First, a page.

Over a quarter of all cigarettes smoked in the South West are either illegal or purchased outside of the UK, a survey has found.
More than 12,000 packs from streets and bins across the country were tested.
The results show that our region is above the national average.
Cheap illegal cigarettes are often sold on street corners. Criminal gangs are known to routinely target children.
Latest research conducted by Smokefree South West shows:
29% of people had stopped encouraging loved ones to quit because they were scared of starting an argument.
84% of parents said they encourage their child to stop as they don't like to see them harm themselves
67% of people, whose parents smoke, try to encourage them to stop because they're scared of losing them early.
Kisrty Vaas from Torquay was diagnosed with COPD (chronic obstructive pulmonary disease) just over a year a go after one of her lungs collapsed.
She is now constantly short of breath, unable to travel and is supported by her younger daughter.
Kirsty knows this is a result of her smoking habit, but she wants others to learn from her mistakes.
Kirsty has thrown her support behind 'Smokefree South West' which have succeeded in making parts of Bristol smoke free from today.
At the opening there will be a 'take a straw challenge' where people try and breathe through a straw to simulate what it feels like to have a collapsed lung.
It's the same technique Kirsty used to explain her condition to her daughter.
A mother from Torquay has made an impassioned plea for people to stop smoking.
A new campaign by Smoke-free South West is calling on people to consider the impact on their relatives. 33-year-old Kirsty Vass has been diagnosed with a chronic lung disease and emphysema as a result of smoking.
Smokers and morbidly obese people in Devon will be denied routine surgery unless they quit smoking or lose weight.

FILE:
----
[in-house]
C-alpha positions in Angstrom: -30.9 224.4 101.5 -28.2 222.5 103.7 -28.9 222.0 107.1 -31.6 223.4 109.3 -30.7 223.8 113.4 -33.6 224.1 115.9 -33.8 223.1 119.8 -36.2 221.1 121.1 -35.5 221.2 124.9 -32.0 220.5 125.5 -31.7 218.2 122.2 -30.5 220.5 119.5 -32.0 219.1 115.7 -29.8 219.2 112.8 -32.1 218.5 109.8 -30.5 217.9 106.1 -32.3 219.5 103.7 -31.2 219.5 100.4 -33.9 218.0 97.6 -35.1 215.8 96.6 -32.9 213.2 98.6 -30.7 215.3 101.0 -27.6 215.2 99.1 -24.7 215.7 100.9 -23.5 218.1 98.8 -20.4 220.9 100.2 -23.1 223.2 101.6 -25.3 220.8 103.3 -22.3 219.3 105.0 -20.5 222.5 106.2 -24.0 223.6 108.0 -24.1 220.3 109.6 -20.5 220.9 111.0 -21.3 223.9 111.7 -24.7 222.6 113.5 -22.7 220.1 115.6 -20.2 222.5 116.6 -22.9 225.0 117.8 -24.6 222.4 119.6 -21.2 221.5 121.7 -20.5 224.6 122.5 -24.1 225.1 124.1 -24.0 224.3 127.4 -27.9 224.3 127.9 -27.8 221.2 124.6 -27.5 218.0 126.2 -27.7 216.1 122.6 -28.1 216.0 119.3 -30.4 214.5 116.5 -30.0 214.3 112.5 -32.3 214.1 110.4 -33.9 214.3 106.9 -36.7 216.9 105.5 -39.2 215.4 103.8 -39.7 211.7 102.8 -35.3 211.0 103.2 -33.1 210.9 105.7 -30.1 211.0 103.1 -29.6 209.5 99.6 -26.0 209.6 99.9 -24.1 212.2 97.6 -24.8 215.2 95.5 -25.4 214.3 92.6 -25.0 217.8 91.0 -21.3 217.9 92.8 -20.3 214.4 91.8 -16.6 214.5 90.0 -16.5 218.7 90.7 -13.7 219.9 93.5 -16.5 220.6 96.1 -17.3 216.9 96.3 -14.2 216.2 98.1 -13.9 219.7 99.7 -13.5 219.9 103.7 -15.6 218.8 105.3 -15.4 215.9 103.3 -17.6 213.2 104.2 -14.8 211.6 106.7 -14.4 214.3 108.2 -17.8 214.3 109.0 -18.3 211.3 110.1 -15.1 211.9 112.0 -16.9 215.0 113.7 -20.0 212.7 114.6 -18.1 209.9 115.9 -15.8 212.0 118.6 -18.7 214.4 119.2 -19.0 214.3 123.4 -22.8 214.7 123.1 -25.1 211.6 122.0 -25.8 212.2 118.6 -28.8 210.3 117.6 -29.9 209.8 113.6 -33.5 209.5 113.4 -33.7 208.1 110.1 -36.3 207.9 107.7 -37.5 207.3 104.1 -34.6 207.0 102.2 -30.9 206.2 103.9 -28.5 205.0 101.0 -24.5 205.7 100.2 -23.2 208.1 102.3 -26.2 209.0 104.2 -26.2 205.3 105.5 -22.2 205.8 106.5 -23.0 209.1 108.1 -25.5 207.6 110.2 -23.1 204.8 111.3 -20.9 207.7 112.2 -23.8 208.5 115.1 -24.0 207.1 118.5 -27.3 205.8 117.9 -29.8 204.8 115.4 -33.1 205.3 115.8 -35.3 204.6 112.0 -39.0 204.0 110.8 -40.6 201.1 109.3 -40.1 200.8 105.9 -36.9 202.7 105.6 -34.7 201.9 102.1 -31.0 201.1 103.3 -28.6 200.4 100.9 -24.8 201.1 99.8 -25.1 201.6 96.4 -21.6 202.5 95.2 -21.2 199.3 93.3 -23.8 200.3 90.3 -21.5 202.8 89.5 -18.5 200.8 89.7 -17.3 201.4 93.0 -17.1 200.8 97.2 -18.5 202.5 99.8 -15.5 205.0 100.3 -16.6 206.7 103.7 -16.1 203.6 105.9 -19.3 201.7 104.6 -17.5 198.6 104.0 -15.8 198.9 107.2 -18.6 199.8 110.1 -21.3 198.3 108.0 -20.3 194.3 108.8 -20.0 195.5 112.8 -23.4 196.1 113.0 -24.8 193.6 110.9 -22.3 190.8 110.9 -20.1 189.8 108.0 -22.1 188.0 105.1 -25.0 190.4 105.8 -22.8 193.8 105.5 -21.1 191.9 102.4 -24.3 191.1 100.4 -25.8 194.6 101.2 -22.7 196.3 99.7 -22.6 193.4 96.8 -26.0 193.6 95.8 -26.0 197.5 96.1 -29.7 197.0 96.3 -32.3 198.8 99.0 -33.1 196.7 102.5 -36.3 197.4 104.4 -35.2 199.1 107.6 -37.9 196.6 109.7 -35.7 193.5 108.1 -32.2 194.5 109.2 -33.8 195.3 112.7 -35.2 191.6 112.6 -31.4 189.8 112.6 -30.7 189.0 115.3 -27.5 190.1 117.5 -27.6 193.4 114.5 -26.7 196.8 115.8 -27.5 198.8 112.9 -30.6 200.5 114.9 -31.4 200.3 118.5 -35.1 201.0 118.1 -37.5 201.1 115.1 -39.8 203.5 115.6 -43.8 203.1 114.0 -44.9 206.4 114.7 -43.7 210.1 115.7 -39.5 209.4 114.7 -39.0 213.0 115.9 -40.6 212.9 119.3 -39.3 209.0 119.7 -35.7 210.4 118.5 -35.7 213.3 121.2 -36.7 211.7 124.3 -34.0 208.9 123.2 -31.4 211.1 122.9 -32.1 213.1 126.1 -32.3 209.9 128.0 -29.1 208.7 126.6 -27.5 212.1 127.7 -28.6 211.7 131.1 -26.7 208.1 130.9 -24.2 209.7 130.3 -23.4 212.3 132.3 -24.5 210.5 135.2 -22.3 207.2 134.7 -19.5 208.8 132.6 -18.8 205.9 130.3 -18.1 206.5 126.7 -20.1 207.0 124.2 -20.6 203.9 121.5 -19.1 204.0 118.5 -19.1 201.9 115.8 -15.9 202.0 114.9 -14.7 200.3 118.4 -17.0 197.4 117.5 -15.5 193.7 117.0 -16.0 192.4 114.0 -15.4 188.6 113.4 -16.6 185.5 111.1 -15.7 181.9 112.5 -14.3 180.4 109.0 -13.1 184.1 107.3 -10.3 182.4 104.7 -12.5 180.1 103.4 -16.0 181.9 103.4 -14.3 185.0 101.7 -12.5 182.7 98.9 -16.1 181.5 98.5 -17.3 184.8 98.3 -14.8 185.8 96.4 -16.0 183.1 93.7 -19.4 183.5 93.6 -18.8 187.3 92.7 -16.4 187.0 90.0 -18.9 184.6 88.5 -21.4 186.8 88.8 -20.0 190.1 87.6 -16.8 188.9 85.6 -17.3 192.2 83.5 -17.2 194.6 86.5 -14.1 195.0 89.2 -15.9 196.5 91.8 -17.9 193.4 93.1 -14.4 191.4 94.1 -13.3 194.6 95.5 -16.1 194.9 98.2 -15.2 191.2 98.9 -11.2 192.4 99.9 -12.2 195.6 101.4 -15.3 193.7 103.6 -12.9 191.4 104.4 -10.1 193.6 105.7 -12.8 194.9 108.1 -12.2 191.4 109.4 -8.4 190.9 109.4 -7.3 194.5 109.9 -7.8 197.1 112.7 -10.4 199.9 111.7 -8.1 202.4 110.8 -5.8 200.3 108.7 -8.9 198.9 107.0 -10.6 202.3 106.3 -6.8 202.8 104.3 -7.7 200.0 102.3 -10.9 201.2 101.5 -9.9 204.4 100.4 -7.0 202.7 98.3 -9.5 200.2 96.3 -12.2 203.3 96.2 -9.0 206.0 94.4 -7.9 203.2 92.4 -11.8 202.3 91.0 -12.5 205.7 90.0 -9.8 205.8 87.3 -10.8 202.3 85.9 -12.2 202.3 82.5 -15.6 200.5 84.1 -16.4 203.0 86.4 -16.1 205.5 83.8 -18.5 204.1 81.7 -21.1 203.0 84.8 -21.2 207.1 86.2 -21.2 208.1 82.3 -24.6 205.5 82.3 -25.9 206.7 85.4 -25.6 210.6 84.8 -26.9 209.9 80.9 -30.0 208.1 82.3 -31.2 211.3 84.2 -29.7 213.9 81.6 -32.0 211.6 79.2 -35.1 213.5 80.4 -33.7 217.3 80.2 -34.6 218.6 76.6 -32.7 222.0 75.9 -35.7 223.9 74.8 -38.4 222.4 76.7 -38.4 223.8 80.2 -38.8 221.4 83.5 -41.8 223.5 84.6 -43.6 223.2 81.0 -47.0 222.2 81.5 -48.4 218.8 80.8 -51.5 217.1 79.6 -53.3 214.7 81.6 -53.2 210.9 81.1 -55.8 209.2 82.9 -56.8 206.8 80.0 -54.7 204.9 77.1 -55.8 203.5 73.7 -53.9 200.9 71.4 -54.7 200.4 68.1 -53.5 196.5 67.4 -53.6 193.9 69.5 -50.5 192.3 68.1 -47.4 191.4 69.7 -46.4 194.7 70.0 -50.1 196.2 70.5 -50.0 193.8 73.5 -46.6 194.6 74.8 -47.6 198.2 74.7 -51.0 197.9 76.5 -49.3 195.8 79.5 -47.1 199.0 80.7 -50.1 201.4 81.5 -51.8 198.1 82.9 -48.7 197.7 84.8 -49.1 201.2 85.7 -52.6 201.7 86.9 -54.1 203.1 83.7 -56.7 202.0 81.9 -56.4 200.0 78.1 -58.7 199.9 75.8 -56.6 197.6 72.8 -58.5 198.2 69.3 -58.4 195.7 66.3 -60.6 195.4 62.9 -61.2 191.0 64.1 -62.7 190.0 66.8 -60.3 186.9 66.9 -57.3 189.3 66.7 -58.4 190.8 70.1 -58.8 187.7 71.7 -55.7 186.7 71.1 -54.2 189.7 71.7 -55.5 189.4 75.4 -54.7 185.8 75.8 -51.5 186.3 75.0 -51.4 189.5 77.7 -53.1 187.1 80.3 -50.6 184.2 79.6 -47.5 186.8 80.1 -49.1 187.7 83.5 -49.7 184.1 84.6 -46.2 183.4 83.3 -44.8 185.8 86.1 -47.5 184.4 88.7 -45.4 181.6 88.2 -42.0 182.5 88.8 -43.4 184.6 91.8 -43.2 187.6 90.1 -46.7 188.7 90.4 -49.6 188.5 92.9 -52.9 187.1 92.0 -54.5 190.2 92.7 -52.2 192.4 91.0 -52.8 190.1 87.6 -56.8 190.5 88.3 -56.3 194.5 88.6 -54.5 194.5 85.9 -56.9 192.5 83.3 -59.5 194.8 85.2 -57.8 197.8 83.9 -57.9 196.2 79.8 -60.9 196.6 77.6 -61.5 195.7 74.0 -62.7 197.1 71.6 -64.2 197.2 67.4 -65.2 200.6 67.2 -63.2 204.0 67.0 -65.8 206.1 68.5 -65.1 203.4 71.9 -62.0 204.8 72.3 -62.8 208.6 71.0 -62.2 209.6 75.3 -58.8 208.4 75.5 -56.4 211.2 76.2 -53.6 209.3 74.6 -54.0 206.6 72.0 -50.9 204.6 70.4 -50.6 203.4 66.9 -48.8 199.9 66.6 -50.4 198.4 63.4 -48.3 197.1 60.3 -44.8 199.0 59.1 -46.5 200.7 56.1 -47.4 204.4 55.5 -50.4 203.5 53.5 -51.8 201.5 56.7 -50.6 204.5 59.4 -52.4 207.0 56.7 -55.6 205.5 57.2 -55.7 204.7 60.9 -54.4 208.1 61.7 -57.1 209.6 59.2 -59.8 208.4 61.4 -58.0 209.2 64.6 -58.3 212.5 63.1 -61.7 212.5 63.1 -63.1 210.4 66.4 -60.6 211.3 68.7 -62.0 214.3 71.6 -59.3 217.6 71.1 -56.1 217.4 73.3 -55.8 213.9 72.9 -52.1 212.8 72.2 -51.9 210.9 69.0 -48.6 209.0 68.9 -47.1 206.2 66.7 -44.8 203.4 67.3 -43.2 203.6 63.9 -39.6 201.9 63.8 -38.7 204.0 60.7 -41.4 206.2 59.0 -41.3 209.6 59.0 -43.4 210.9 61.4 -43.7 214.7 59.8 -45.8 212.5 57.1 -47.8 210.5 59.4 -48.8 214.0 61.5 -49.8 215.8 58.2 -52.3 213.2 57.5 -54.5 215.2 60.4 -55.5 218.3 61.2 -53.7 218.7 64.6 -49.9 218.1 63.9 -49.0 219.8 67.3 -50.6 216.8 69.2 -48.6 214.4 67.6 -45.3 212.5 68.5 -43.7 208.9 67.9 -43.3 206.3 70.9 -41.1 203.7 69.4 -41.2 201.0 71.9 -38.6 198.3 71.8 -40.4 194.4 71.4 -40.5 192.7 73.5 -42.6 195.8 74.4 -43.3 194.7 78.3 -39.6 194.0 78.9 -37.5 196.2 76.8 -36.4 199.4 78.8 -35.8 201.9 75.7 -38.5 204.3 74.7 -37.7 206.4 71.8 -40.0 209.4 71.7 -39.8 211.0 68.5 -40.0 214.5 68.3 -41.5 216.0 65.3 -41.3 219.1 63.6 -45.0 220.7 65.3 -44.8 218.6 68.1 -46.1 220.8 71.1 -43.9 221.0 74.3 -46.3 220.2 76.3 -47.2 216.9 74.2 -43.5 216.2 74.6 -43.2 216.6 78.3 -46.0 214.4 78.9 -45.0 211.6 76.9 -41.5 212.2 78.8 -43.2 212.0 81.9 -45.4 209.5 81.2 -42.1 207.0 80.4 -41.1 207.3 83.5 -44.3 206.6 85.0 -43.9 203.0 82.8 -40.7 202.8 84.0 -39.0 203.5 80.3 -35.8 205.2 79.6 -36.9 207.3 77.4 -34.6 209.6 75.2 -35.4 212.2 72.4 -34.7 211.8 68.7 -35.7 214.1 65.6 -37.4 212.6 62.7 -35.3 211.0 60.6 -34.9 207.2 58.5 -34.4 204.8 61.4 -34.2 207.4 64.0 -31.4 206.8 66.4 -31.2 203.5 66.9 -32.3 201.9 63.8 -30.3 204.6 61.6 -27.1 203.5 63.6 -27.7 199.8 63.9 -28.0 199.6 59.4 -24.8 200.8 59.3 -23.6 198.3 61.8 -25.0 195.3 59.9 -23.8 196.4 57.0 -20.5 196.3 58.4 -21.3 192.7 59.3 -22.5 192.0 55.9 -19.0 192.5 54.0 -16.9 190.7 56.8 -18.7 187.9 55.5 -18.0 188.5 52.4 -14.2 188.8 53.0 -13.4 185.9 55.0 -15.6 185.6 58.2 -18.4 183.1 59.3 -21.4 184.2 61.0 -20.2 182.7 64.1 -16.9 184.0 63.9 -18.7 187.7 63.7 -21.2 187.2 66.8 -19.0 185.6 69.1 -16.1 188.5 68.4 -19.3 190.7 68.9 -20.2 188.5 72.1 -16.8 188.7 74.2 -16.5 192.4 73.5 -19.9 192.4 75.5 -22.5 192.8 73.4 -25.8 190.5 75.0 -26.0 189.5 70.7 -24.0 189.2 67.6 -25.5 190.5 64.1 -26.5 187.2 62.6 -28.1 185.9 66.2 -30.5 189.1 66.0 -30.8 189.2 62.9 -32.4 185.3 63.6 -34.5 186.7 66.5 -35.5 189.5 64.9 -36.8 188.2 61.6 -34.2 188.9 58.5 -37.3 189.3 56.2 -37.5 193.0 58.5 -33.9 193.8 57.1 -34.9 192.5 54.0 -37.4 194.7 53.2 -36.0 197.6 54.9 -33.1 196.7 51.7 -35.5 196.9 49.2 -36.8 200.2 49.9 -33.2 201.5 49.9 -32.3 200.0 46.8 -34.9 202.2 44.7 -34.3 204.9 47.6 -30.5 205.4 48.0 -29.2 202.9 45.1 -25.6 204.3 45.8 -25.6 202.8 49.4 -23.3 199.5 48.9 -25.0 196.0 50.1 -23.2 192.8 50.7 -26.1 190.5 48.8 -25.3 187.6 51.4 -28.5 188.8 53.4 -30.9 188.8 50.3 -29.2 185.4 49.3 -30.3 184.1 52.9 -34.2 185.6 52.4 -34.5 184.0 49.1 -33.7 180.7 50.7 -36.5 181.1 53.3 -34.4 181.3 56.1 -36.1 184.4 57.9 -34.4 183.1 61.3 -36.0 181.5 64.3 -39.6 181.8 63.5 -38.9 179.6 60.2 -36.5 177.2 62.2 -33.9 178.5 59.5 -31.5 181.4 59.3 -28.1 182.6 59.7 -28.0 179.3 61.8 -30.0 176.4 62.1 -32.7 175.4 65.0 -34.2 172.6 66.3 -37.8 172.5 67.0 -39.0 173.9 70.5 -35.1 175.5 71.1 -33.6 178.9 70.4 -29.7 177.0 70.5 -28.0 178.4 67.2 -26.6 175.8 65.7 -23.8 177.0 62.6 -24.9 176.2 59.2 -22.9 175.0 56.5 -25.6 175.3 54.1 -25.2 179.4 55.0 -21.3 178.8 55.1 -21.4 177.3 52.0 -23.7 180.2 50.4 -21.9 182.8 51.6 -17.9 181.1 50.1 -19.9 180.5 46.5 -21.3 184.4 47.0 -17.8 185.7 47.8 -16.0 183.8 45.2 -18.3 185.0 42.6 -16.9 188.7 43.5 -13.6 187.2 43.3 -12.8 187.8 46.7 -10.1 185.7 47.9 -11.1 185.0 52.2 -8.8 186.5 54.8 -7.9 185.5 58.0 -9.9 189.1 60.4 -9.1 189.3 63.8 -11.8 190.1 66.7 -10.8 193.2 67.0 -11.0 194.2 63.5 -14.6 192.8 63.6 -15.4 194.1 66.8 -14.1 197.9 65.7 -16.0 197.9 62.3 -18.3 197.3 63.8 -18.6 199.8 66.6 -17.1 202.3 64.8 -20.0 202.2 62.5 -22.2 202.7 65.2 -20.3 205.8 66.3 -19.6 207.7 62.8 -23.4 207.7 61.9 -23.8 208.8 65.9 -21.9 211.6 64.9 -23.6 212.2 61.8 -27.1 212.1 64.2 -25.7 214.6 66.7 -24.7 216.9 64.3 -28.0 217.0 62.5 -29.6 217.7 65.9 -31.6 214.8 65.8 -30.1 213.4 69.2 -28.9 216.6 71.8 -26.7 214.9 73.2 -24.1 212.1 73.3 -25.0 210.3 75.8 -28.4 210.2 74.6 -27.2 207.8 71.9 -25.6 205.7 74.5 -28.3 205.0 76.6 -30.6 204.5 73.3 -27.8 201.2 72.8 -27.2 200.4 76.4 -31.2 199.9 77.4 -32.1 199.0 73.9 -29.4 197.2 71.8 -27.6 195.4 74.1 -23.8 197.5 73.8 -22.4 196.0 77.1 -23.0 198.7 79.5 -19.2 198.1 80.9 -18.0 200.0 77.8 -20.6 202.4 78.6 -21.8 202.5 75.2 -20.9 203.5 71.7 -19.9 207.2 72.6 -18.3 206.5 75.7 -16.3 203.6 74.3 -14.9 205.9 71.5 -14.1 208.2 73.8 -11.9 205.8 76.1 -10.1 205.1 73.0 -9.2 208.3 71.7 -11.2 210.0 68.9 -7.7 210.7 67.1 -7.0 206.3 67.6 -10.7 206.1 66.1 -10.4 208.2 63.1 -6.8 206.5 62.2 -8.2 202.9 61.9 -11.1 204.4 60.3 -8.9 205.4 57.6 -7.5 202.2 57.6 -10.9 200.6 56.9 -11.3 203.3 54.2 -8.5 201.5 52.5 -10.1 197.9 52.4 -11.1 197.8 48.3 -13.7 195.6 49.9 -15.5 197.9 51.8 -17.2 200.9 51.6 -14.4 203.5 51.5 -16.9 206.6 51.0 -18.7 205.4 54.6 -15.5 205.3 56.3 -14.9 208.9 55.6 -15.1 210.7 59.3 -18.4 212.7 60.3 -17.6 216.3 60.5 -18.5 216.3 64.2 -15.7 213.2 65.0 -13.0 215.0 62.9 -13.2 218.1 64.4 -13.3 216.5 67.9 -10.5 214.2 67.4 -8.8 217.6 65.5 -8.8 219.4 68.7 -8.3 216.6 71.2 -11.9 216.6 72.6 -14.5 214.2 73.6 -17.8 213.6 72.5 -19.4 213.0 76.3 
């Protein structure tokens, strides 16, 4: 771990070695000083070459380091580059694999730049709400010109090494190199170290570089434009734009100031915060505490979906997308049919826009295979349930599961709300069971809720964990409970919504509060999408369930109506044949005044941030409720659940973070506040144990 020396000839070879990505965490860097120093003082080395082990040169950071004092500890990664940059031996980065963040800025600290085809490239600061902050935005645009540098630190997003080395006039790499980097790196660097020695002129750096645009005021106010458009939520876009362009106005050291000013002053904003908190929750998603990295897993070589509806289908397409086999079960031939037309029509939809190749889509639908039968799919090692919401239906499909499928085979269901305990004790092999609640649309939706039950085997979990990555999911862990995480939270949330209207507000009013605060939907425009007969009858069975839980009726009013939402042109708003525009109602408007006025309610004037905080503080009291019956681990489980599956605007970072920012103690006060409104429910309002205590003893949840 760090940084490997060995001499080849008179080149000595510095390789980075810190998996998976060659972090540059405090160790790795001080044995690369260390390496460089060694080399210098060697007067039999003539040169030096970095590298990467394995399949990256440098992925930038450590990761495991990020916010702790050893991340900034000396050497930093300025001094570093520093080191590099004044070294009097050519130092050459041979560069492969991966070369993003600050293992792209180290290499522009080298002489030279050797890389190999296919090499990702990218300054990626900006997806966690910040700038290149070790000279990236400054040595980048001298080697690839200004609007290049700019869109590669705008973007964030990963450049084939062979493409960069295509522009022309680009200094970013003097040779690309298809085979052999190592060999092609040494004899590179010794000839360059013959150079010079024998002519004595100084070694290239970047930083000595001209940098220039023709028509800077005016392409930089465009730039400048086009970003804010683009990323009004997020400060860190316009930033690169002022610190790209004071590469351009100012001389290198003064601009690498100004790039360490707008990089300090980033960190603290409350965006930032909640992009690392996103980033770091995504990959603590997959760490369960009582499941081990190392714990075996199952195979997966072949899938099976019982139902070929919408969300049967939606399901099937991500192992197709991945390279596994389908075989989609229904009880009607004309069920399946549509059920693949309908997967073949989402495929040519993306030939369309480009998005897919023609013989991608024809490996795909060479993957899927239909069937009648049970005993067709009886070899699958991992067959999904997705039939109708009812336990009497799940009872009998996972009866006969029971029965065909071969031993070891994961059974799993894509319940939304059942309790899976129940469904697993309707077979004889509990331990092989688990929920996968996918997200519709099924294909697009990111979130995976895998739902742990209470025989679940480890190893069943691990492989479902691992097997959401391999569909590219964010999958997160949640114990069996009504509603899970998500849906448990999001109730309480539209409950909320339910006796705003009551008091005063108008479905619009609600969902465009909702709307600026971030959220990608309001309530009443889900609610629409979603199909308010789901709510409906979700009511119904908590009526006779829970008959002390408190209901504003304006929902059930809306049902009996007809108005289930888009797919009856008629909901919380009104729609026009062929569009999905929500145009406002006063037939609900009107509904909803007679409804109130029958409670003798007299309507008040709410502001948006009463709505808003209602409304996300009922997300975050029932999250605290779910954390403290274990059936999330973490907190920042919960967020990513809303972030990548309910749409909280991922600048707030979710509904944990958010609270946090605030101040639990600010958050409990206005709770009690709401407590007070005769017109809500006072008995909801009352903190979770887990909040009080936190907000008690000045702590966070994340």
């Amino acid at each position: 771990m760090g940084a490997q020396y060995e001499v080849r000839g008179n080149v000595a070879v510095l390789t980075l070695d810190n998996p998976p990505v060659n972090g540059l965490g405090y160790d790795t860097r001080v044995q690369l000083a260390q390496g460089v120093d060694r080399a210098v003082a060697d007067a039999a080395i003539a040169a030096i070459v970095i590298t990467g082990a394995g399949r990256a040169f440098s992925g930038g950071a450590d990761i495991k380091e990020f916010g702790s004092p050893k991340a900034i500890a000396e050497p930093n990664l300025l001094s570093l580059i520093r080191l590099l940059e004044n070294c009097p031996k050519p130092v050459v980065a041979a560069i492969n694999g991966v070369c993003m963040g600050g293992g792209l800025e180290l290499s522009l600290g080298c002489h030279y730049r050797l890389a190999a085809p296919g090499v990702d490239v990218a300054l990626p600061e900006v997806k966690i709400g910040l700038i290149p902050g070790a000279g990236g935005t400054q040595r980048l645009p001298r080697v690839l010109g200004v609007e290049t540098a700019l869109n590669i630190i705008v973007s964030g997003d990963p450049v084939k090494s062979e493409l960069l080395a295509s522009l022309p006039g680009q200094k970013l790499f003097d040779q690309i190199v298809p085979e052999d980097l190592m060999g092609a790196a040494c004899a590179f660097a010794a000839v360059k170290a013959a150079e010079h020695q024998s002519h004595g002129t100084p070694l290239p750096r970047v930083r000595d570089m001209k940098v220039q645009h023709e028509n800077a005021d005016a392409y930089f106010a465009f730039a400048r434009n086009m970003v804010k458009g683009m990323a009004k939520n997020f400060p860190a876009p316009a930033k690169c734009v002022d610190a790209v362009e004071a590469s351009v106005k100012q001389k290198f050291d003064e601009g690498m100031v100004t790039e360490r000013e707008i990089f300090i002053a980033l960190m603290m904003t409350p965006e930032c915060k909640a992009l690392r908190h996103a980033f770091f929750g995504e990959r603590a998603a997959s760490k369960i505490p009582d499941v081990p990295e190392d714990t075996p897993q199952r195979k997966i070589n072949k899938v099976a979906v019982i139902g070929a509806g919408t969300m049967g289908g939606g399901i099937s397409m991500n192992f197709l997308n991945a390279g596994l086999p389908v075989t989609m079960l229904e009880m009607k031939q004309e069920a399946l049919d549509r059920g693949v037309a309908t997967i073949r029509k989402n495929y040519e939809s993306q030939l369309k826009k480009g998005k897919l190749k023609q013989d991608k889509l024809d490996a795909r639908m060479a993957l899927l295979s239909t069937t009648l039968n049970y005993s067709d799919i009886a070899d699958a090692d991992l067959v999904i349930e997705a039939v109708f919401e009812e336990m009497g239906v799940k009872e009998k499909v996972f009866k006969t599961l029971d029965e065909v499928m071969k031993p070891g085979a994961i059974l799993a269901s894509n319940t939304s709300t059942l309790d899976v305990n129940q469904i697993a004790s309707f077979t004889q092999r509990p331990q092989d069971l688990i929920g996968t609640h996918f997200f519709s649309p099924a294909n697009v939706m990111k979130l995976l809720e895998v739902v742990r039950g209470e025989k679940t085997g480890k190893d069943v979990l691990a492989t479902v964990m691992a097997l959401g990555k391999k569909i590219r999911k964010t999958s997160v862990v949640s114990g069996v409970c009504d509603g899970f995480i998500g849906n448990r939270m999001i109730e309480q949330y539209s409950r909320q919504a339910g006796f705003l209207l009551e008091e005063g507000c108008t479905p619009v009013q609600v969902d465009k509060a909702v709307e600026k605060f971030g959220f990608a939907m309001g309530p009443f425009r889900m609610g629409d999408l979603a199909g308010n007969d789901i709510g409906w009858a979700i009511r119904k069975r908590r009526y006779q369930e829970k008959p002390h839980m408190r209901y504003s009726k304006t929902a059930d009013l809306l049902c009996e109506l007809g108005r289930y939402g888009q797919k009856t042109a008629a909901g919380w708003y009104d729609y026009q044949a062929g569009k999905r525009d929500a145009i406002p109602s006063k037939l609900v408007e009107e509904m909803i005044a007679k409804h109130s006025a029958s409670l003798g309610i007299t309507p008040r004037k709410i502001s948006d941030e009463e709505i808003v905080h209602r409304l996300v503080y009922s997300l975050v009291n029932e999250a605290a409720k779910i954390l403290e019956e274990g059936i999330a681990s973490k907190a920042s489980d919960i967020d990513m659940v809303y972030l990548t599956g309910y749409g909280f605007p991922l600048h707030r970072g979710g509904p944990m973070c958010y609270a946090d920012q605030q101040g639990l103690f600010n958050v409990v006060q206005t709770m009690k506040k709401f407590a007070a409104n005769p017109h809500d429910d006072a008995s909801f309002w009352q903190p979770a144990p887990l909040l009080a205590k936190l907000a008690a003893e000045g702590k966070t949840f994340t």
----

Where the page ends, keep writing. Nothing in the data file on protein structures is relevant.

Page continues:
Patients with a BMI of 35 or above will have to shed 5% of their weight - while smokers will have to quit eight weeks before surgery.
The NHS in Devon says the cuts are needed to help meet waiting list targets.
PENSIONER FINALLY QUITS SMOKING
By Claire Hayhurst, Press Association
A pensioner has finally kicked her 50-year-long smoking habit - after lighting up 750,000 cigarettes.
Ann Veit, 68, from Musbury, near Axminster in Devon, smoked around 40 cigarettes each day from the age of 15.
She attempted to quit smoking three times over the 50-year-period, trying hypnosis, acupuncture and patches.
However, the retired information systems manager eventually managed to give up in March, after attending a weekly NHS stop smoking clinic. She is being supported to quit with the use of patches and an inhaler.
Mrs Veit, who suffers from chronic obstructive pulmonary disease, has already seen significant improvement in the function of her lungs.
Carbon monoxide levels in her blood reduced from 26 parts per million (ppm) to just three in one week - the same levels as a non-smoker.
The clinics are run at Axminster Medical Practice every Friday, along with three sessions a week in Honiton, Devon.
A new campaign gets underway today to stamp out the sale of illegal tobacco in the region
This comes after new figures show 8 out of 10 people in the South West think the product-often smuggled in and unregulated- is a danger to children.
As it is cheaper than normal tobacco, it's also believed to make it easier for children to start smoking.
Now do you think smoking in cars should be banned if there are children in the vehicle? Last night MPs voted to back the proposal - although it could be some time before it becomes law.
The proposed legislation comes as Smokefree South West reveals almost 90% of people they spoke to were not aware half of smokers will die early.
Katie Rowlett has the story.
One in two smokers in the South West will die early, according to a new TV ad campaign. More than 800 thousand people smoke across the region, and almost 8,500 of those could die of smoking-related diseases, according to the group Smoke Free South West.
Devon County Council will sign up to a national scheme today to protect residents from the risks of smoking.
The tobacco control declaration is part of the council's role in protecting the public from diseases such as lung cancer and heart disease.
The council will work with local communities to educate people about the dangers of smoking.